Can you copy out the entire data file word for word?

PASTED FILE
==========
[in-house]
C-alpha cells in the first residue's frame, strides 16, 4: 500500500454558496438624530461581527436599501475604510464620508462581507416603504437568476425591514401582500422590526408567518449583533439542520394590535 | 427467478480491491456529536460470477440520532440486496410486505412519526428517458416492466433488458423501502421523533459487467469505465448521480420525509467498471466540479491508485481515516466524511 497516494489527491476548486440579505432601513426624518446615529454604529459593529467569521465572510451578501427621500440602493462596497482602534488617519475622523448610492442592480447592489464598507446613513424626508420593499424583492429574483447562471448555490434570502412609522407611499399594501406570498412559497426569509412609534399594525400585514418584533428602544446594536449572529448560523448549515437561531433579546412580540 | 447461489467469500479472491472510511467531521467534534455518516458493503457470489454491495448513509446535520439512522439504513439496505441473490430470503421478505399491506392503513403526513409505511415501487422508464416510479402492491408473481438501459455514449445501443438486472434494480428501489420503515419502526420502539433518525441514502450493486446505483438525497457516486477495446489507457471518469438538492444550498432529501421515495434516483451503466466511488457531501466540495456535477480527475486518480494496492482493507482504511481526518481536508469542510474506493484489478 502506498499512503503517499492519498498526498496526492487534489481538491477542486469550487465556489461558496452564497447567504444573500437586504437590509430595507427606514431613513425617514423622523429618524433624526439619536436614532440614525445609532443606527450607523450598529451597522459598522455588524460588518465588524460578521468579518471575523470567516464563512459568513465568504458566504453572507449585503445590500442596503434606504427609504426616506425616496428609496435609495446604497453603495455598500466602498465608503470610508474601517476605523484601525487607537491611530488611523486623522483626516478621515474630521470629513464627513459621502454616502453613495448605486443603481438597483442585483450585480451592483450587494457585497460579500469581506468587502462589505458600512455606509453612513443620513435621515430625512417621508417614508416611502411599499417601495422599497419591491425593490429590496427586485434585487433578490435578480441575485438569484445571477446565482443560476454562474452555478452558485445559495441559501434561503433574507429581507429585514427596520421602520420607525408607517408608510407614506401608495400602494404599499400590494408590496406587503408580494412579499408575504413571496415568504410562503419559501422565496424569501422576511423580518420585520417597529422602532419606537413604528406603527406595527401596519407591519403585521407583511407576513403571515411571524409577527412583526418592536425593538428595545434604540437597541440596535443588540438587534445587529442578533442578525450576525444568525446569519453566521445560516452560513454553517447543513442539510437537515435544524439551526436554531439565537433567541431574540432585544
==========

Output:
[in-house]
C-alpha cells in the first residue's frame, strides 16, 4: 500500500454558496438624530461581527436599501475604510464620508462581507416603504437568476425591514401582500422590526408567518449583533439542520394590535 | 427467478480491491456529536460470477440520532440486496410486505412519526428517458416492466433488458423501502421523533459487467469505465448521480420525509467498471466540479491508485481515516466524511 497516494489527491476548486440579505432601513426624518446615529454604529459593529467569521465572510451578501427621500440602493462596497482602534488617519475622523448610492442592480447592489464598507446613513424626508420593499424583492429574483447562471448555490434570502412609522407611499399594501406570498412559497426569509412609534399594525400585514418584533428602544446594536449572529448560523448549515437561531433579546412580540 | 447461489467469500479472491472510511467531521467534534455518516458493503457470489454491495448513509446535520439512522439504513439496505441473490430470503421478505399491506392503513403526513409505511415501487422508464416510479402492491408473481438501459455514449445501443438486472434494480428501489420503515419502526420502539433518525441514502450493486446505483438525497457516486477495446489507457471518469438538492444550498432529501421515495434516483451503466466511488457531501466540495456535477480527475486518480494496492482493507482504511481526518481536508469542510474506493484489478 502506498499512503503517499492519498498526498496526492487534489481538491477542486469550487465556489461558496452564497447567504444573500437586504437590509430595507427606514431613513425617514423622523429618524433624526439619536436614532440614525445609532443606527450607523450598529451597522459598522455588524460588518465588524460578521468579518471575523470567516464563512459568513465568504458566504453572507449585503445590500442596503434606504427609504426616506425616496428609496435609495446604497453603495455598500466602498465608503470610508474601517476605523484601525487607537491611530488611523486623522483626516478621515474630521470629513464627513459621502454616502453613495448605486443603481438597483442585483450585480451592483450587494457585497460579500469581506468587502462589505458600512455606509453612513443620513435621515430625512417621508417614508416611502411599499417601495422599497419591491425593490429590496427586485434585487433578490435578480441575485438569484445571477446565482443560476454562474452555478452558485445559495441559501434561503433574507429581507429585514427596520421602520420607525408607517408608510407614506401608495400602494404599499400590494408590496406587503408580494412579499408575504413571496415568504410562503419559501422565496424569501422576511423580518420585520417597529422602532419606537413604528406603527406595527401596519407591519403585521407583511407576513403571515411571524409577527412583526418592536425593538428595545434604540437597541440596535443588540438587534445587529442578533442578525450576525444568525446569519453566521445560516452560513454553517447543513442539510437537515435544524439551526436554531439565537433567541431574540432585544